Over the last five years, large, predatory Humboldt squid have moved north from equatorial waters and invaded the sea off Central California, where they may be decimating populations of Pacific hake, an important commercial fish.
Ironically, these squid may have benefited from the decline of large tuna and billfish in the Equatorial Pacific, which previously preyed upon and competed with the Humboldt squid for food. This biological shift is documented in an article by postdoctoral scholar Louis Zeidberg of Stanford University and senior scientist Bruce Robison of the Monterey Bay Aquarium Research Institute in the July 31, 2007 edition of the Proceedings of the National Academy of Sciences.
Humboldt squid (Dosidicus gigas) hunt in large numbers along the coasts of both North and South America, from Chile to Baja California. They have occasionally been spotted as far north as San Francisco, but never before in large numbers or over long periods of time. In recent years, mass strandings of Humboldt squid on Southern California beaches have led to speculation that the squid might be expanding their range. This study provides the first scientific records to prove that assertion.
To study changes in the abundance of Humboldt squid in Monterey Bay over time, the authors reviewed video and data from surveys of marine life carried out by Robison and his colleagues at the Monterey Bay Aquarium Research Institute (MBARI). Since 1989, Robison has used MBARI's remotely operated vehicles (ROVs) Ventana and Tiburon to videotape and count the number of midwater animals observed at specific depths in Monterey Bay. The resulting data are stored in a searchable database that allows scientists to determine exactly when and where each animal was seen.
Searching through Robison's survey data, Zeidberg found no observations of Humboldt Squid from 1989 to 1997. During 1997, however, large numbers of Humboldt squid were seen for a year or two after a strong El Niño event brought warm water northward along the coast and into Monterey Bay. From 1999 until 2002, just a few Humboldt squid were seen during ROV dives. In 2002, however, large numbers of squid appeared after a mild El Niño event, and they have been abundant ever since.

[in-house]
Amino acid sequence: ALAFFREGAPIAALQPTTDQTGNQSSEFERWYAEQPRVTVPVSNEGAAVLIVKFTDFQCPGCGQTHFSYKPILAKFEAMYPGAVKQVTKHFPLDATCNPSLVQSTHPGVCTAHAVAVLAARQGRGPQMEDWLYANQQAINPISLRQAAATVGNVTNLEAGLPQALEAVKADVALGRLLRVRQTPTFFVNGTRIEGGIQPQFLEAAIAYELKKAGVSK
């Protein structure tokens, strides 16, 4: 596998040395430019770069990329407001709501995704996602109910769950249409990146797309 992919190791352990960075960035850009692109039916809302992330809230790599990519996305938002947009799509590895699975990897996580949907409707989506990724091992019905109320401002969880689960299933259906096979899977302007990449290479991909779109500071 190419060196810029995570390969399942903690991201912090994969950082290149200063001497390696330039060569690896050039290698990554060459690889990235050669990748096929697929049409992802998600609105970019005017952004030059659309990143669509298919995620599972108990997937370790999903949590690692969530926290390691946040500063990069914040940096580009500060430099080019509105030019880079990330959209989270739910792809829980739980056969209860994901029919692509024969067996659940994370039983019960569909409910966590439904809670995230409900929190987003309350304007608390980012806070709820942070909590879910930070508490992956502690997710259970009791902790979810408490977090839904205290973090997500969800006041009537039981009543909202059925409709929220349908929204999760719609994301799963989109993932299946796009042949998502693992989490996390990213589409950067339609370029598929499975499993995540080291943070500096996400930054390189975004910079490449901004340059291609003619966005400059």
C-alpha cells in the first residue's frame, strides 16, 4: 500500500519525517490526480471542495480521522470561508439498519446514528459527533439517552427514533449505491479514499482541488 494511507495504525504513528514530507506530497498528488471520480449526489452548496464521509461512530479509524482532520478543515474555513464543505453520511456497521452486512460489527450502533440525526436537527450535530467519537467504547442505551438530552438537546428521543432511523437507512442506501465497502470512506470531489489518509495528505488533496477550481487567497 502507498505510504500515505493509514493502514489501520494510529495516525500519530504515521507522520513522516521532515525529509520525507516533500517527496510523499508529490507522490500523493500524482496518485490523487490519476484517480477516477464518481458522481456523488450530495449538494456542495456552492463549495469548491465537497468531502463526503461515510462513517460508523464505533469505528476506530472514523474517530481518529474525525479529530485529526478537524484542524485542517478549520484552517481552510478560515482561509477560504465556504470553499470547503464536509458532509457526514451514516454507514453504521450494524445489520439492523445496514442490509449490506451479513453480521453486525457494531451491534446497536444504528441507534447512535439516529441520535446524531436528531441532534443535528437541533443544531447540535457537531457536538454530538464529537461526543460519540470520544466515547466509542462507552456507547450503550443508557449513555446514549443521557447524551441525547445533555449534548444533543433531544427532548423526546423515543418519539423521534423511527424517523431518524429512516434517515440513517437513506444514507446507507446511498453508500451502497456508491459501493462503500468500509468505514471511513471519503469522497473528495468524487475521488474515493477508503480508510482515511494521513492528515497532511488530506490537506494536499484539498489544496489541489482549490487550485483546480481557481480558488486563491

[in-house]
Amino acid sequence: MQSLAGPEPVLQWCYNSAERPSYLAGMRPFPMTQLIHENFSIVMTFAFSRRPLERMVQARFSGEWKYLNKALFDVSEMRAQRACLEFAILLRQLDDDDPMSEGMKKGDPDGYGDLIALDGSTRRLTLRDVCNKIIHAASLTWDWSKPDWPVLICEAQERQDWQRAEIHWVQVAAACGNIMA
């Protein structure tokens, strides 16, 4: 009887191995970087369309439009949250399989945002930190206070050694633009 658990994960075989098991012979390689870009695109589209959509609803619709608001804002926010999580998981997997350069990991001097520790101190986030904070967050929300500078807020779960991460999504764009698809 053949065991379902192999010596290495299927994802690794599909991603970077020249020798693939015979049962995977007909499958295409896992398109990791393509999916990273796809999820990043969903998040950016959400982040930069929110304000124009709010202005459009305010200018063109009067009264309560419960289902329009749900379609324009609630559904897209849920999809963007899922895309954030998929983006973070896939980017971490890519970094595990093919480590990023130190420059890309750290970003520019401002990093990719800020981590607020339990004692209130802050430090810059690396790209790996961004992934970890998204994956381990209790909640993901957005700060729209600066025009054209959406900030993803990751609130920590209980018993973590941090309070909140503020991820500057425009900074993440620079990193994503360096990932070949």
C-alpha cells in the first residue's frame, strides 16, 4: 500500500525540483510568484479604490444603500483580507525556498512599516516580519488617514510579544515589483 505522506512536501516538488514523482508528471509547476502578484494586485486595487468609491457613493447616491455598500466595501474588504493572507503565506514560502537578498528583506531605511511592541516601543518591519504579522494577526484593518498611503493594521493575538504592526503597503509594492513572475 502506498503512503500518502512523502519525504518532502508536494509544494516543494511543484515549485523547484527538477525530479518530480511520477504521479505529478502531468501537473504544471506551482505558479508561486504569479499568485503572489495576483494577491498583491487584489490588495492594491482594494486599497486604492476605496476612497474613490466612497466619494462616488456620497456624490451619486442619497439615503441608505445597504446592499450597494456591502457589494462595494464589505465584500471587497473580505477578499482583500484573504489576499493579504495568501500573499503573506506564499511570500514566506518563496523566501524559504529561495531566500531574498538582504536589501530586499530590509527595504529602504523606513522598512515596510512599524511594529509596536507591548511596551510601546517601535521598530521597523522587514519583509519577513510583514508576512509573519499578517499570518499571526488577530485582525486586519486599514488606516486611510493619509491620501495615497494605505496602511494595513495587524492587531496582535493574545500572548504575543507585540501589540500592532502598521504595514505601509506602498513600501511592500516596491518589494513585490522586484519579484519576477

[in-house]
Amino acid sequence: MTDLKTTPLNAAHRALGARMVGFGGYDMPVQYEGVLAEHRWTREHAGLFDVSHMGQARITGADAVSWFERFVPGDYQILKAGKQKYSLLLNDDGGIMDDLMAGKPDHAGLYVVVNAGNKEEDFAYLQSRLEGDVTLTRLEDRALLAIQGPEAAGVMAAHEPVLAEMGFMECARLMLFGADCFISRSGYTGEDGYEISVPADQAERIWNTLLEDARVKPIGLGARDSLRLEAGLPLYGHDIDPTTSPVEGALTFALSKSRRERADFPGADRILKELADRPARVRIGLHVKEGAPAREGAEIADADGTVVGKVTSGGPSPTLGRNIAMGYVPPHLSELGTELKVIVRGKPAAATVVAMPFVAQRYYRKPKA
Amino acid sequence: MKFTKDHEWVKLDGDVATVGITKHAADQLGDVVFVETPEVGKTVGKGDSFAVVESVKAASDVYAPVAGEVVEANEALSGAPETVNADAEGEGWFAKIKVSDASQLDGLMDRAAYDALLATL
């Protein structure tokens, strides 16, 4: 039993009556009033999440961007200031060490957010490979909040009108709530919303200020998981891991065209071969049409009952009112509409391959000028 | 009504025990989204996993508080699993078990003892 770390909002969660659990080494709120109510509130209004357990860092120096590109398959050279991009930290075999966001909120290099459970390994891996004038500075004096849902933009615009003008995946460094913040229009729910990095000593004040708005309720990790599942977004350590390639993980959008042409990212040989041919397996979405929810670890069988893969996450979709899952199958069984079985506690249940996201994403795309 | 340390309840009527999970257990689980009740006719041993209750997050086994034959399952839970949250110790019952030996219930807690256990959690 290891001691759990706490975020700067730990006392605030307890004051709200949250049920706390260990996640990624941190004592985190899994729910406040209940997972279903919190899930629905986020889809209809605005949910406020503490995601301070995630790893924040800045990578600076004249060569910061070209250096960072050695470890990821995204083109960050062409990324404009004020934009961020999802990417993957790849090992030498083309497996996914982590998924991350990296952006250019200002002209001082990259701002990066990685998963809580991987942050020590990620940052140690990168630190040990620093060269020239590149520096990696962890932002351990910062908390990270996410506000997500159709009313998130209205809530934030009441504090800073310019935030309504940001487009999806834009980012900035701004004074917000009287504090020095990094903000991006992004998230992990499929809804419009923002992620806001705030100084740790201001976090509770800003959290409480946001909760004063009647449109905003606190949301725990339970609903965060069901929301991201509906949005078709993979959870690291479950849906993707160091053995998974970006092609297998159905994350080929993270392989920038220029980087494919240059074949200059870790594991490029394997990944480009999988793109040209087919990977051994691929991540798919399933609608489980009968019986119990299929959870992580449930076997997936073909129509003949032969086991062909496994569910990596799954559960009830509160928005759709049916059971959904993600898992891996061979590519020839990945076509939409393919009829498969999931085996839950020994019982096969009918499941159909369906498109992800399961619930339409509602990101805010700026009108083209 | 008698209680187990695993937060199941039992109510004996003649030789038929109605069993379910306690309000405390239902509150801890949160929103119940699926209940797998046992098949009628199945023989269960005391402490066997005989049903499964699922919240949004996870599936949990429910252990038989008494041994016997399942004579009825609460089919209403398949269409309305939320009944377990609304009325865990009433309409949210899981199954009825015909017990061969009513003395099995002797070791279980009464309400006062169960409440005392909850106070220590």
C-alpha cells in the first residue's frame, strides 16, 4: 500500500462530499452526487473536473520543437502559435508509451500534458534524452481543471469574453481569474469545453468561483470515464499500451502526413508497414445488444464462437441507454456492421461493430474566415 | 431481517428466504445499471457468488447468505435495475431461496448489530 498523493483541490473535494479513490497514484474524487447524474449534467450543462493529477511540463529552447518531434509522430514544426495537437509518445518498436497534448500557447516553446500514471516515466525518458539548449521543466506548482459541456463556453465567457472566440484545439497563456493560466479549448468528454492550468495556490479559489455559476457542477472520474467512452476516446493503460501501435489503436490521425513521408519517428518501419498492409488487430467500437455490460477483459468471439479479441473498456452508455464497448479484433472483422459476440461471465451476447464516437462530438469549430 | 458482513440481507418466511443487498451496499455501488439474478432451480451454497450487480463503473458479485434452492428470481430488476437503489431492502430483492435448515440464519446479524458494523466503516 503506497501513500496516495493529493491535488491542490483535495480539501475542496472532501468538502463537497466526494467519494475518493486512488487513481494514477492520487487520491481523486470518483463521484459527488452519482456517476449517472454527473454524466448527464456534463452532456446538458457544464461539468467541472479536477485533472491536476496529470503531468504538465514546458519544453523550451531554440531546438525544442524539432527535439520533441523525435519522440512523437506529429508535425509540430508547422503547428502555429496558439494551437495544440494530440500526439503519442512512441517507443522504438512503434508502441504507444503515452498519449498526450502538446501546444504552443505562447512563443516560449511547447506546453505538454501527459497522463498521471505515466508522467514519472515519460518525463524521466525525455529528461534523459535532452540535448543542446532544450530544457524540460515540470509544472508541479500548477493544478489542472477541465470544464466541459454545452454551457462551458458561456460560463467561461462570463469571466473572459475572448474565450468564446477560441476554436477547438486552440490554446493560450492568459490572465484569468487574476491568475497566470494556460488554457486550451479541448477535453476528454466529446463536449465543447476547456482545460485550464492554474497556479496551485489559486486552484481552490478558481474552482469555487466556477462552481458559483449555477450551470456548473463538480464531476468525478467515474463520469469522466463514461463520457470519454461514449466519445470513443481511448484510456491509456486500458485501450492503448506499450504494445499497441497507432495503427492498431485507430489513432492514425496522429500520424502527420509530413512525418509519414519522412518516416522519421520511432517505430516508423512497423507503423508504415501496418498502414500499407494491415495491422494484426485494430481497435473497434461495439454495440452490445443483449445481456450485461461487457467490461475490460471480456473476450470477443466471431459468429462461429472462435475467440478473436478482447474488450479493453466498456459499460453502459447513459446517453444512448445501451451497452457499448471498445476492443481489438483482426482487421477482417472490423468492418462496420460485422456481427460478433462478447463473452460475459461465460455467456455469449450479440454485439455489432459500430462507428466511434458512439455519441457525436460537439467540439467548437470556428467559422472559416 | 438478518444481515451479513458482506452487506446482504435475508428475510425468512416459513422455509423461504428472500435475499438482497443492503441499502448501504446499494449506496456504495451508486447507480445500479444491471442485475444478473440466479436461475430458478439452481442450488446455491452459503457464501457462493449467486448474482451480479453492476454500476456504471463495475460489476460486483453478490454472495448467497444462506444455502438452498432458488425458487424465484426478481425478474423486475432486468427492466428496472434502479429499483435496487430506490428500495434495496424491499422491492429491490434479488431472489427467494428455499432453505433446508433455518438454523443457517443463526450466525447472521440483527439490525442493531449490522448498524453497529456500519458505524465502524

The researchers speculate that, during El Niño years, currents from the south help carry Humboldt squid northward to new feeding areas. However, Humboldt squid are believed to live for only a year or two, and El Niño events occur every three to seven years on the average. Thus, El Niño-related currents alone could not maintain a large population of Humboldt squid in this area.
This may explain why the squid that appeared in 1997 disappeared within a year or two—they came and they ate, but they did not reproduce locally and eventually died out. Since 2002, however, the authors suggest that Humboldt squid have been both feeding and reproducing off Central California.
Although Humboldt squid have historically been found in warm-water areas, they are very adaptable. Robison's observations show that in Monterey Bay they frequently hunt thousands of feet below the sea surface, where the water is quite cold (less than eight degrees Centigrade). Thus, their colonization of Central California waters is not simply a response to a localized warming of the ocean.
Zeidberg and Robison suggest that Humboldt squid populations may be growing and expanding northward due to a decrease in the number of predators and competitors in their home range (the Equatorial Pacific). Chief among these predators and competitors are large tunas and billfish, whose numbers have dropped precipitously in the Eastern Pacific over the last few decades.
Video from ROV dives shows that Humboldt squid off the Central Coast have found plenty to eat in their new home. According to Zeidberg, "In the deep water offshore of California, Humboldt squid can forage on small lanternfishes, as they do in the tropics. However, when the squid migrate onto California’s productive continental-shelf areas, their adaptable hunting strategies allow them to prey upon commercially important fishery species like hake and anchovy." In fact, Robison's survey data showed that within a month after populations of Humboldt squid increased in Monterey Bay, the number of hake dropped dramatically.
The Humboldt squid's apparent preference for hake makes their northward expansion more than just an ecological case study. Although the hake fishery in Monterey Bay is not large, this species (also known as Pacific whiting) is presently the most important commercial groundfish caught off western North America. (Most hake is caught and processed offshore of the Pacific Northwest by factory ships that grind up the fish to make imitation crab and other minced-fish products.) In the last few years, Humboldt squid have also been expanding their range southward along the coast of South America, and may be threatening hake fisheries there as well.
Over the last five or ten years, Humboldt squid have expanded both north and south of their "home turf." A few have been seen as far north as Canada and the Gulf of Alaska. This expansion, if sustained, could have far-reaching effects on West Coast fisheries and marine ecosystems. Zeidberg and Robison's paper shows how sustained scientific monitoring efforts in the marine environment can help document such important biological shifts that might otherwise be missed.
This research was supported by grants from the David and Lucile Packard Foundation.
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